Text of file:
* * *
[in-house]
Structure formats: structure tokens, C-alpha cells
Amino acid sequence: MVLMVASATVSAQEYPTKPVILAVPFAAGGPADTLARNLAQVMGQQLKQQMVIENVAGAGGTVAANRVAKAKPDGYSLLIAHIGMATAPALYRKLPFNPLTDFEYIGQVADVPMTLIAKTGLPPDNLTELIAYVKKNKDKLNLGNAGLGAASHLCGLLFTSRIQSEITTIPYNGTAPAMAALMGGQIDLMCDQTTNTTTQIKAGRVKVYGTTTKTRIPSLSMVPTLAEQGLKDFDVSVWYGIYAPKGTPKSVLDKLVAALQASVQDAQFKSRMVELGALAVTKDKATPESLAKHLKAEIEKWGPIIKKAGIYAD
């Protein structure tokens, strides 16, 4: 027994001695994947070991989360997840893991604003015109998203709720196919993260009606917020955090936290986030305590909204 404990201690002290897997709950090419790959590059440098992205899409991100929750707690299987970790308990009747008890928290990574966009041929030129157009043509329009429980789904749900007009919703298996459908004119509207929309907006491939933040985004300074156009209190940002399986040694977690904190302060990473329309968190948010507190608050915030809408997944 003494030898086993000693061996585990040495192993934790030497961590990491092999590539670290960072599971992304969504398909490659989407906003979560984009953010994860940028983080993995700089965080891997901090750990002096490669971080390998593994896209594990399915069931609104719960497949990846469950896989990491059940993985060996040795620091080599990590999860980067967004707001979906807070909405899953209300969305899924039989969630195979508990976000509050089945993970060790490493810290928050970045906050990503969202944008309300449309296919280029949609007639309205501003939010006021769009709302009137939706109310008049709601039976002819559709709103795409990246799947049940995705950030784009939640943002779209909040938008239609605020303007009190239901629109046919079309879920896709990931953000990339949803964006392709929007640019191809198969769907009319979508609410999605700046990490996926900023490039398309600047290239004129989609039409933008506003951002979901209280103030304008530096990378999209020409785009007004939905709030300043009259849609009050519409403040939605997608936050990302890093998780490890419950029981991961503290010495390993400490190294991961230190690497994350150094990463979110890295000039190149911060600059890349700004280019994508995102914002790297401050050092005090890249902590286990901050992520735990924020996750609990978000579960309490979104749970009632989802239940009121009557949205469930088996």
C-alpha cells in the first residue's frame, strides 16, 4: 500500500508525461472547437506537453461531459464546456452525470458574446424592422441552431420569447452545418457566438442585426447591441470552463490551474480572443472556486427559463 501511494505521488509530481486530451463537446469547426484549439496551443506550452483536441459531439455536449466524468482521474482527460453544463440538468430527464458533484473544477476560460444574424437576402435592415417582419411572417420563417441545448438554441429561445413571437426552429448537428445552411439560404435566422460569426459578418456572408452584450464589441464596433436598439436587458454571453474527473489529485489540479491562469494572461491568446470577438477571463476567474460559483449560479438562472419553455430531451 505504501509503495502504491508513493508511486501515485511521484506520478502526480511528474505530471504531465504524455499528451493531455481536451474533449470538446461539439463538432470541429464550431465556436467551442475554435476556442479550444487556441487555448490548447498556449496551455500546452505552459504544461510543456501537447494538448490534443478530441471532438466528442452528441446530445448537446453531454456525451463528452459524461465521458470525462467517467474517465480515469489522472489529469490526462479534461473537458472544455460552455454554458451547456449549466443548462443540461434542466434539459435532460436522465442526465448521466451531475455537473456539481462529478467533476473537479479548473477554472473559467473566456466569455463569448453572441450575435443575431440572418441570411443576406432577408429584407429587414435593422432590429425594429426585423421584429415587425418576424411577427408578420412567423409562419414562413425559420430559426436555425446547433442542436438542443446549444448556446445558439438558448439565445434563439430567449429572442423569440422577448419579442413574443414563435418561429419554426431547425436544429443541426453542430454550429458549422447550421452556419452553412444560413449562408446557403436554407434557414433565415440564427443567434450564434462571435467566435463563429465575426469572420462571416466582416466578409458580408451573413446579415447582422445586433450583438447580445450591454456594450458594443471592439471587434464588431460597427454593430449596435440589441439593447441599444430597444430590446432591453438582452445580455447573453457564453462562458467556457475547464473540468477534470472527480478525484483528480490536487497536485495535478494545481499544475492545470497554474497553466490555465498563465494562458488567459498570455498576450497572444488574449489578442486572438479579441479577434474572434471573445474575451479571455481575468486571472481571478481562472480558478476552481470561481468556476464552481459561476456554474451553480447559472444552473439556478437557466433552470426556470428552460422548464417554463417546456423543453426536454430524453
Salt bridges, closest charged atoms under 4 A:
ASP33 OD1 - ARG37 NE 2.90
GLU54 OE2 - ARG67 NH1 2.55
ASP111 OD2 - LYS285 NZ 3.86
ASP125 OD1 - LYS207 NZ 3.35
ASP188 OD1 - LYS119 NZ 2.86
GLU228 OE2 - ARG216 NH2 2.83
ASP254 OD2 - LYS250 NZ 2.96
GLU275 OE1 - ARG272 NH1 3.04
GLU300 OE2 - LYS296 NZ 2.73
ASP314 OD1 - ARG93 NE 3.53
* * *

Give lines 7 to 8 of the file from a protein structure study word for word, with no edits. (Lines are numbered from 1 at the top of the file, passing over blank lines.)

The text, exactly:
ASP33 OD1 - ARG37 NE 2.90
GLU54 OE2 - ARG67 NH1 2.55